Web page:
Sustainable Sourcing Study

Alberta Environmental Farm Plan (Alberta EFP) is making changes to better align the program with international sustainable sourcing standards for environmental practices. The changes will streamline the process of certifying on-farm sustainability practices and will better fulfill end-user requirements.

These improvements emerged from a recent comparative study conducted by Alberta EFP, Alberta Wheat Commission (AWC) and Alberta Barley. The study compared Alberta’s Environmental Farm Plan (EFP) to three international sustainable sourcing standards including the International Sustainability and Carbon Certification Plus Program, the Sustainable Agriculture Initiative Farmer Self-Assessment and Unilever’s Sustainable Agriculture Code. These three programs comprise criteria related to environmental, social and economic issues, and were the same programs used to build the framework for the Alberta Crops Sustainability Certification Pilot project, the first phase of this study.

The results of this study indicate that Alberta’s Environmental Farm Plan (EFP) includes most of the environmental criteria outlined in all three international programs, but also demonstrated where change would better align its EFP to meet criteria.

“Overall, our EFP does a good job of covering agro-environmental concerns, regardless of which international standard we are compared to,” said Paul Watson, Alberta EFP Director. “There are some criteria identified in these standards such as habitat and species-at-risk protection that could be further developed in Alberta’s EFP.”

Watson will seek guidance on next steps from Alberta’s EFP Stakeholder Advisory Committee, which has representation from ag industry associations and government, when they meet later this month. “The committee has already indicated that their priority will be to address the gaps found in the environmental criteria,” says Watson.

Criteria included in the EFP are developed in consultation with provincial agricultural associations. The comparative study on sustainable sourcing standards is one of the latest initiatives to emerge from these collaborations.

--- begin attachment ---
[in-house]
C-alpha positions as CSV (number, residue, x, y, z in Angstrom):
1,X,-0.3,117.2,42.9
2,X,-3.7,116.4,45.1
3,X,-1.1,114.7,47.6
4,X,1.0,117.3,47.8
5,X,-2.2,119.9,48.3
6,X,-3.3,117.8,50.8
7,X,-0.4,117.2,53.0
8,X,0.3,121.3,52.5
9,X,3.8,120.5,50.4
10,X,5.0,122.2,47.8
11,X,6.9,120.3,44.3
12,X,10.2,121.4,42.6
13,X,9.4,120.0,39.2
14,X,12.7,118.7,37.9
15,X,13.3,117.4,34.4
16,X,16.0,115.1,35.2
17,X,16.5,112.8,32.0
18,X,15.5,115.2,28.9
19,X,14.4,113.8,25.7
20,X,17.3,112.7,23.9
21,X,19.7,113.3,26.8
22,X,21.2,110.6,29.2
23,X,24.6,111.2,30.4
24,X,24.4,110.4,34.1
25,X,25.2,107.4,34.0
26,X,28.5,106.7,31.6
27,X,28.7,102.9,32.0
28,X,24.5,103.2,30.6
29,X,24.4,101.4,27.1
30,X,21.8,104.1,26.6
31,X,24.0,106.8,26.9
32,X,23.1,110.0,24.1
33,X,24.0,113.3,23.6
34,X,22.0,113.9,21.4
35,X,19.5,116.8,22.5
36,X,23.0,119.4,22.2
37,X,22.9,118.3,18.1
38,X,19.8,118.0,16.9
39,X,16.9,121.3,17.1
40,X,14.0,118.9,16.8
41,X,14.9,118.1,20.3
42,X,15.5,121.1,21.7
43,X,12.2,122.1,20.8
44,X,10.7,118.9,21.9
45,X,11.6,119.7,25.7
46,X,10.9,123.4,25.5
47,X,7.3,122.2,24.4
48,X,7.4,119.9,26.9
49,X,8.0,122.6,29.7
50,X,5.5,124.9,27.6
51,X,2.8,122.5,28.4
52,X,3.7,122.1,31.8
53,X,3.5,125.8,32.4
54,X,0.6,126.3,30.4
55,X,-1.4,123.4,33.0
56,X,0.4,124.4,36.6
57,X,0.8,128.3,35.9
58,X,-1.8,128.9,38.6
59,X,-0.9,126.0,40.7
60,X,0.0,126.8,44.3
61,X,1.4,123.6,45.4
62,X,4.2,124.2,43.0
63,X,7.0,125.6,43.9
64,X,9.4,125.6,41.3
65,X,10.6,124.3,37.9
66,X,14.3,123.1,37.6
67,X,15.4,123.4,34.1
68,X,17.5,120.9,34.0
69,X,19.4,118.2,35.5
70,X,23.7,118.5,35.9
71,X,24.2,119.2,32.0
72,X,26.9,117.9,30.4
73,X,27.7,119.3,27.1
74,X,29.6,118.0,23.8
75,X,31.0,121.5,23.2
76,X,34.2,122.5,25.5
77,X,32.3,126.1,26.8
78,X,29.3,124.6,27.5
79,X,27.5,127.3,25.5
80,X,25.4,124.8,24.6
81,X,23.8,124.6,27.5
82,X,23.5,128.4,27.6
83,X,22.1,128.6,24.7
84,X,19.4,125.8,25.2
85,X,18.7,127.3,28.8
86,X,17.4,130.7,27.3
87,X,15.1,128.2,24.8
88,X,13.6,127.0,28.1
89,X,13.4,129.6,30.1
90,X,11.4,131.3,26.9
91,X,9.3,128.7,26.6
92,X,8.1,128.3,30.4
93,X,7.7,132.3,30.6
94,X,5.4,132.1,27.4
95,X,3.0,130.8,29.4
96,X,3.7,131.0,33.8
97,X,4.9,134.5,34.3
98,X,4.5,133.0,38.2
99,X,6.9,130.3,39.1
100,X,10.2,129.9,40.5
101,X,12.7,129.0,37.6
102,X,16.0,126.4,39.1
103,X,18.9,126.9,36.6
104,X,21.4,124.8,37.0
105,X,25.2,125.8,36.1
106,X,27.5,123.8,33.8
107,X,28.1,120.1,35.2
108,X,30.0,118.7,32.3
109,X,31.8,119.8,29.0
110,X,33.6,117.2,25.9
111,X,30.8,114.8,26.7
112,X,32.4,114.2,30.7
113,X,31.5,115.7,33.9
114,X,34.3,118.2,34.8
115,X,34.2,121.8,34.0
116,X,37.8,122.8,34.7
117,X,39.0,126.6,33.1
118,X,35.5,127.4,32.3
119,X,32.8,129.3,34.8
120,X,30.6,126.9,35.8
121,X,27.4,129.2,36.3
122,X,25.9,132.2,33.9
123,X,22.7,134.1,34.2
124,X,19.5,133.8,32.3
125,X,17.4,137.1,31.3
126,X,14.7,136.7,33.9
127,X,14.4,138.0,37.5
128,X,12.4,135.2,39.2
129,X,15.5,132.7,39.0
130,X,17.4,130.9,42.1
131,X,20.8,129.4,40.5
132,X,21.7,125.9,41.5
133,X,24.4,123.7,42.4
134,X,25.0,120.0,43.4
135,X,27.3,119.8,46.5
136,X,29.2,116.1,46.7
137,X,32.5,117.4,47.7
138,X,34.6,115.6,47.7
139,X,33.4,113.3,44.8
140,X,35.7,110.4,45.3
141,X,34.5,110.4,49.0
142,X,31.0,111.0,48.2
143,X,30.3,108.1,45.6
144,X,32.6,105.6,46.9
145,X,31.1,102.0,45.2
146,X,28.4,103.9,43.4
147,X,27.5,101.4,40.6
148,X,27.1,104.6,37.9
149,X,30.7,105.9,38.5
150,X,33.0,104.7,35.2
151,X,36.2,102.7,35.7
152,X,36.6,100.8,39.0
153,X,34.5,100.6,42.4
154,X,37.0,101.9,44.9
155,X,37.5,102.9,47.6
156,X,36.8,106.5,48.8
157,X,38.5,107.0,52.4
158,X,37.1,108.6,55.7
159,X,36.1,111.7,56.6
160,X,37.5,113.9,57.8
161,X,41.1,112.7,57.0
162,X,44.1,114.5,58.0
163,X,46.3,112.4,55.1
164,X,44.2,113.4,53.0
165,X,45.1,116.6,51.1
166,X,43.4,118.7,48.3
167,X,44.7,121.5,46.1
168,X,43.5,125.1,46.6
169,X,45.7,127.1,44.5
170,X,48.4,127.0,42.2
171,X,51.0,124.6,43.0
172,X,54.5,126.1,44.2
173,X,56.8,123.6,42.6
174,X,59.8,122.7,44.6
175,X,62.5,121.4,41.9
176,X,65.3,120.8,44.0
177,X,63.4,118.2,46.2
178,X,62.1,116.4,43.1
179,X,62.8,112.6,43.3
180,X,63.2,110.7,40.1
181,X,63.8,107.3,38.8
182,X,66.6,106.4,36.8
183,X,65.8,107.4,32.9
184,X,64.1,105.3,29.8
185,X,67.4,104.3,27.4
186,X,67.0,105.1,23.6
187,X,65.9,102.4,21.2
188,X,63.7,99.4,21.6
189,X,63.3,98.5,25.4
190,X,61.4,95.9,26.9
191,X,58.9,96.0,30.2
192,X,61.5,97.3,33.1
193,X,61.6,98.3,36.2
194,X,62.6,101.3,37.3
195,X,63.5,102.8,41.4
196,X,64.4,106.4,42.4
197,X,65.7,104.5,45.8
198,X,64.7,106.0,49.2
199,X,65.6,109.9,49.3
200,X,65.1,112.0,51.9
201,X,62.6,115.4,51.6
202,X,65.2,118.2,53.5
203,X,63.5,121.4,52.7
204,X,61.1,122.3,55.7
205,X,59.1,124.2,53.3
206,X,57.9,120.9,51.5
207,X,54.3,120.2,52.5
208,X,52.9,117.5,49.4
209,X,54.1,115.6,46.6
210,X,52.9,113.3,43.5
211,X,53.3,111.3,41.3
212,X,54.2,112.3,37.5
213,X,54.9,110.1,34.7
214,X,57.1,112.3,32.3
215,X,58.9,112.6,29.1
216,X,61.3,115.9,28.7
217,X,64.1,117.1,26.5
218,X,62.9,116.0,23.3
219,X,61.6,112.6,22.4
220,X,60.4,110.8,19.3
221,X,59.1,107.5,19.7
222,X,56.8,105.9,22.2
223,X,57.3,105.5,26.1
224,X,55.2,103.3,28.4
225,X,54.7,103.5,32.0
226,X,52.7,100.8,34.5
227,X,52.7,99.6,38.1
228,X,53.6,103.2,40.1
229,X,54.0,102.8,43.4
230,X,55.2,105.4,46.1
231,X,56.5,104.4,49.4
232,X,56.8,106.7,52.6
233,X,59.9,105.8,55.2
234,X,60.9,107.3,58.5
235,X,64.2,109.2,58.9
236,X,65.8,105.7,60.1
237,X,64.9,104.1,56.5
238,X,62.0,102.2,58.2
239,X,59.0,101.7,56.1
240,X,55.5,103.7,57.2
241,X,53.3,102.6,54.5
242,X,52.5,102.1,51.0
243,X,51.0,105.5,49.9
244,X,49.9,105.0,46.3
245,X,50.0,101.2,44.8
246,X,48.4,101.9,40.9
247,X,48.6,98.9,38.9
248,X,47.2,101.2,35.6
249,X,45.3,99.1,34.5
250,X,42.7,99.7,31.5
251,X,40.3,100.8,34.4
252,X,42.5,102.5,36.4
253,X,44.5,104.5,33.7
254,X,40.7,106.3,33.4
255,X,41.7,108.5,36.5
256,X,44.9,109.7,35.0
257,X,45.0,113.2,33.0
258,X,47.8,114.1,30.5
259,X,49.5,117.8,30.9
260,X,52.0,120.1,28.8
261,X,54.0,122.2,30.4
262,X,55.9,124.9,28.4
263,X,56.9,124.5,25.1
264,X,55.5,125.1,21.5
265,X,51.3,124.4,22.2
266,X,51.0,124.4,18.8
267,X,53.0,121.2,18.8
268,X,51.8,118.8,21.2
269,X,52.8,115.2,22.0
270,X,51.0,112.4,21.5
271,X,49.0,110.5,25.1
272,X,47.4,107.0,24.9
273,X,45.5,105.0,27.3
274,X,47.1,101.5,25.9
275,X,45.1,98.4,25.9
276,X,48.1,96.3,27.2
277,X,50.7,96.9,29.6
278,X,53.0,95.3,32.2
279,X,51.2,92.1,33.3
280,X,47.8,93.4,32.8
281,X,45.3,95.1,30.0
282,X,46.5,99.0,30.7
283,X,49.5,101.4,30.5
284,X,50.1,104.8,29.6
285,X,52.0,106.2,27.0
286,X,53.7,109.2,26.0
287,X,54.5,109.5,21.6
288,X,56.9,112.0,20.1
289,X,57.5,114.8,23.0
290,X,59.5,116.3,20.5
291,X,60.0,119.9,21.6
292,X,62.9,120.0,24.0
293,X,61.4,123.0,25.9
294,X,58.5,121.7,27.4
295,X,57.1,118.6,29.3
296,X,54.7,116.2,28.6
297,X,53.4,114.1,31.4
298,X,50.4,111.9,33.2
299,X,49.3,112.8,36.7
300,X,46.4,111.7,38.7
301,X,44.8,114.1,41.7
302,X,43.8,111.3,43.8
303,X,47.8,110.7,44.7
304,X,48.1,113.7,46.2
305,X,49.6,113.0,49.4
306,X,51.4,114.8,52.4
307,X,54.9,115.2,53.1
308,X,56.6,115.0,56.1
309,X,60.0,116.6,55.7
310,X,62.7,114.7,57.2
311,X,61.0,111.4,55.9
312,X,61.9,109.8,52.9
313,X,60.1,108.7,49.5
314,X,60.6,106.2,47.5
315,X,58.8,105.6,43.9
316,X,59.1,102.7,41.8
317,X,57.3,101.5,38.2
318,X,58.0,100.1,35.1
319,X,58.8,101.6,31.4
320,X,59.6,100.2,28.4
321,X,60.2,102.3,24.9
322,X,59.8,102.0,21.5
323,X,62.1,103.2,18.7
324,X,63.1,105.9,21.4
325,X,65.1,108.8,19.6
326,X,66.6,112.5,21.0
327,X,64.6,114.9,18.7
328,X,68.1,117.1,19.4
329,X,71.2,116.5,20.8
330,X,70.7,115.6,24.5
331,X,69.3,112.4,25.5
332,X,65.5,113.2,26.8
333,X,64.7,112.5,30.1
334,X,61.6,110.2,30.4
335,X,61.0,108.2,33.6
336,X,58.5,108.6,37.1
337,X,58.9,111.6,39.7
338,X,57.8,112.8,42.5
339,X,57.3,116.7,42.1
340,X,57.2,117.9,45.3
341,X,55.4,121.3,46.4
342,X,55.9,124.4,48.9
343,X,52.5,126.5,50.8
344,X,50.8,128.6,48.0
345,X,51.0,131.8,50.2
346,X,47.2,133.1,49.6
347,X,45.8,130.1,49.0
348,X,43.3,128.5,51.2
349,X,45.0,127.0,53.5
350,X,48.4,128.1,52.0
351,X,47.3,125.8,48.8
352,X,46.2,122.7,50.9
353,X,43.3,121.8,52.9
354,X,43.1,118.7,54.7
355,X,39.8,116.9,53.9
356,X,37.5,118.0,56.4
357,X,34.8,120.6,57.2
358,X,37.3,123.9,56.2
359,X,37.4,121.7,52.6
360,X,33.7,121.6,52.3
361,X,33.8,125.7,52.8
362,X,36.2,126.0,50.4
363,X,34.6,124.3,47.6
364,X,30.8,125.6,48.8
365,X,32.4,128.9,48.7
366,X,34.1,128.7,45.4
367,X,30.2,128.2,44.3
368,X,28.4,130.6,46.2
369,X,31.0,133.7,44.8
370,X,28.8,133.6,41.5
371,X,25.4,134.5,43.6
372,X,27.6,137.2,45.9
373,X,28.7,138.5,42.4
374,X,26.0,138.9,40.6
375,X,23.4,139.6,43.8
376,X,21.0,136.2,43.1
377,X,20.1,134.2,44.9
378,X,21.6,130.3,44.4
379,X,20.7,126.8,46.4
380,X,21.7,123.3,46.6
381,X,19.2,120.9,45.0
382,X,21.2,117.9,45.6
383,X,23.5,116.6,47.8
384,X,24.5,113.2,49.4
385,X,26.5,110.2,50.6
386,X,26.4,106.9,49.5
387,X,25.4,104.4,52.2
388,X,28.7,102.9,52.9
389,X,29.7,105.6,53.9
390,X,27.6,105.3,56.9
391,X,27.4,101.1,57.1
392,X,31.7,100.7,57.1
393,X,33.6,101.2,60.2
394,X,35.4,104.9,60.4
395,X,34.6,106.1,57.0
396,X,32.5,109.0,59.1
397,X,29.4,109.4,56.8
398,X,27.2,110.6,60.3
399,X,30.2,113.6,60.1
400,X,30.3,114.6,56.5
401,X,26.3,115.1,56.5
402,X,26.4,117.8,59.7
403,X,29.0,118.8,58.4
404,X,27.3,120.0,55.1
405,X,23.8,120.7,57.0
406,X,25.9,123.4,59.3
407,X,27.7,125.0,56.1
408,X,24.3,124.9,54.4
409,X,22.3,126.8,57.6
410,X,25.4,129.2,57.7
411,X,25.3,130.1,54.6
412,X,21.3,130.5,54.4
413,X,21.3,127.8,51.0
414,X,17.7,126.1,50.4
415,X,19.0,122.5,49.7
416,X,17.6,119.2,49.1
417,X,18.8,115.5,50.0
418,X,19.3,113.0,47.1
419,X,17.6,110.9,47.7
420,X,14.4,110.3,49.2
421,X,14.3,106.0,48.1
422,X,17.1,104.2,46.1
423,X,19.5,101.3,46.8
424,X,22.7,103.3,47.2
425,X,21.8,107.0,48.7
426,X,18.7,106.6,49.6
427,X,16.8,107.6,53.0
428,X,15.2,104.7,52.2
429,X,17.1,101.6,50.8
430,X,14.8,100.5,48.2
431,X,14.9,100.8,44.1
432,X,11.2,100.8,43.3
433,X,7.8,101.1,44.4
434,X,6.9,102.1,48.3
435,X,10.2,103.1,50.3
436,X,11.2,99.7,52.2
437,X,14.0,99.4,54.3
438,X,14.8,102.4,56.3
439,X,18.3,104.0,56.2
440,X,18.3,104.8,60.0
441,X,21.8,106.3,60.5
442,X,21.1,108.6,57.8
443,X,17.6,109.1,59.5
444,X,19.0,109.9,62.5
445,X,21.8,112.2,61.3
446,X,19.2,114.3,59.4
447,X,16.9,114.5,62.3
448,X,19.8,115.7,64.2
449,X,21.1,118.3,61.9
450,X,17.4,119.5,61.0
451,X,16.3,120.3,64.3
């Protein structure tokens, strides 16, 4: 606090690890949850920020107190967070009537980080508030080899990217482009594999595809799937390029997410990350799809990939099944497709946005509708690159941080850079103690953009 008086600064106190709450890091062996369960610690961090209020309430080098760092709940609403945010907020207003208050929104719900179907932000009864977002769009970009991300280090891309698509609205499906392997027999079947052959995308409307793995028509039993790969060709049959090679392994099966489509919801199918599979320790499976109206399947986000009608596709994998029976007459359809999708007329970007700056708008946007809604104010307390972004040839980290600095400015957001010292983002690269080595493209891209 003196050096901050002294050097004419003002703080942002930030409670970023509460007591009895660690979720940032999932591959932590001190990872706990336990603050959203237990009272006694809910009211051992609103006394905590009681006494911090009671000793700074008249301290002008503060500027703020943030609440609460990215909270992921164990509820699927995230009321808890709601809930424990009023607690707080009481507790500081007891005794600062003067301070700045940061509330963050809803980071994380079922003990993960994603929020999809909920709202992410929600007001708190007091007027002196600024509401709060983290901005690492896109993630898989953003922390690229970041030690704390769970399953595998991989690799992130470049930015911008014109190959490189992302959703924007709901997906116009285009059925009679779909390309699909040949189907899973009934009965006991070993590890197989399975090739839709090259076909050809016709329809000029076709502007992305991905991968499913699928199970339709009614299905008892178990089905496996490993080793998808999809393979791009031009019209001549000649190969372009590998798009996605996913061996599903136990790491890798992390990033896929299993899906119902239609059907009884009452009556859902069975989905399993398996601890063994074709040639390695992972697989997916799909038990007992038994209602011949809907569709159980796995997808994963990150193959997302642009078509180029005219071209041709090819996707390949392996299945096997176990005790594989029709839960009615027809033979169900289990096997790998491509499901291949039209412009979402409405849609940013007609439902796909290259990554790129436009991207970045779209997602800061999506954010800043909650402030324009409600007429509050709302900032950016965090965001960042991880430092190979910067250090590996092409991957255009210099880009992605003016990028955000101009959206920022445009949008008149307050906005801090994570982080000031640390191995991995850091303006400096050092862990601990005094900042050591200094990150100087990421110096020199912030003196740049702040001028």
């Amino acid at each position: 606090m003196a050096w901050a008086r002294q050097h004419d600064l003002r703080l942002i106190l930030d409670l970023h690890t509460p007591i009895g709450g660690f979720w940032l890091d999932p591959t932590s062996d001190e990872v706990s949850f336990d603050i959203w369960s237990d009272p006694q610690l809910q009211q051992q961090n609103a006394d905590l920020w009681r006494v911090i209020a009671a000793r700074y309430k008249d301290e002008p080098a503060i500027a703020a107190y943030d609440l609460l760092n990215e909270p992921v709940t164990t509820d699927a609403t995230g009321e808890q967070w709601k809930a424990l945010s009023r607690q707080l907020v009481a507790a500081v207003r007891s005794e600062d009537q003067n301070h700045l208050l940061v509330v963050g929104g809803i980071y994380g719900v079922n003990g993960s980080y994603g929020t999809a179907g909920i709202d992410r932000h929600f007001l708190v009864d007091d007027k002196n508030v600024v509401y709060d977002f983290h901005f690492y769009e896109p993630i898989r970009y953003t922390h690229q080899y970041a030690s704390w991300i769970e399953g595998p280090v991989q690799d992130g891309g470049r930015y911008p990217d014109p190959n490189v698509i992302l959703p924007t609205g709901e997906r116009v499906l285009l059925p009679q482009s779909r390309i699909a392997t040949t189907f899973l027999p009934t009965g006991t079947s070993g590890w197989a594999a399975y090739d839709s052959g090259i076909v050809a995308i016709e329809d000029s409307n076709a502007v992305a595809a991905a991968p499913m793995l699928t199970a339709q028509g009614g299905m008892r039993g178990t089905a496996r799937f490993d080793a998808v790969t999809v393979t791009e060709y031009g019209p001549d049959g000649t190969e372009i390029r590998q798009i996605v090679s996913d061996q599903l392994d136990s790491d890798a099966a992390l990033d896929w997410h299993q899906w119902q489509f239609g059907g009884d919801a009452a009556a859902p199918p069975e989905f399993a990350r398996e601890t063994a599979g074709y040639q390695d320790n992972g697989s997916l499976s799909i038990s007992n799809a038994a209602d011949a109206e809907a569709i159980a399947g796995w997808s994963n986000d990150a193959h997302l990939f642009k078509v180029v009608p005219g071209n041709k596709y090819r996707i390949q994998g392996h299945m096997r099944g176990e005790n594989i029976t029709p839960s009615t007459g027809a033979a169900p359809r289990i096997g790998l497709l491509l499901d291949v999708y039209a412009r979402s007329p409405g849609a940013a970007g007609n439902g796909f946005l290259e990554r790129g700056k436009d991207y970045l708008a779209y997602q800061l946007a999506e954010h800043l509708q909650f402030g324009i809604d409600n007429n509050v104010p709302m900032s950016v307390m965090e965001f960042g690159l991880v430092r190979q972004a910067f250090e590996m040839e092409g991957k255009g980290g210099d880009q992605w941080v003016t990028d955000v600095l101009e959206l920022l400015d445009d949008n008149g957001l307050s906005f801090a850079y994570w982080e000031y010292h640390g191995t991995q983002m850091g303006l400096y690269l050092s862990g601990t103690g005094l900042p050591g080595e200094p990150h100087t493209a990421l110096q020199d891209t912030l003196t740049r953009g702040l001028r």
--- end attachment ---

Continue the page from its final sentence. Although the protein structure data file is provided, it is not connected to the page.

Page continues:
“We were pleased to partner with Alberta EFP on this initiative,” said crops representative and Alberta Wheat Commission government relations and policy manager Erin Gowriluk. “We see the importance of sustainably sourced crops growing in the marketplace, and making necessary program improvements to improve the EFP are the next steps in improving that process for farmers.”

As demands for sustainable sourcing grow within the agro-food industry, it will become increasingly important to demonstrate that sound environmental practices are followed. To view the benchmarking report, click here. To learn more about Sustainable Sourcing, click here.

The Alberta Environmental Farm Plan was developed in 2003 and has been operated by the Agricultural Research and Extension Council of Alberta since 2013. Under this program, producers complete a voluntary self-assessment of the environmental aspects of their operations; more than 8,000 producers have completed a plan.

Media Contacts:

Paul Watson
Environmental Farm Plan Director
[email protected]
Victoria Russell
Communications Specialist
Alberta Wheat Commission
d. 403-219-7906
c. 403-813-6956


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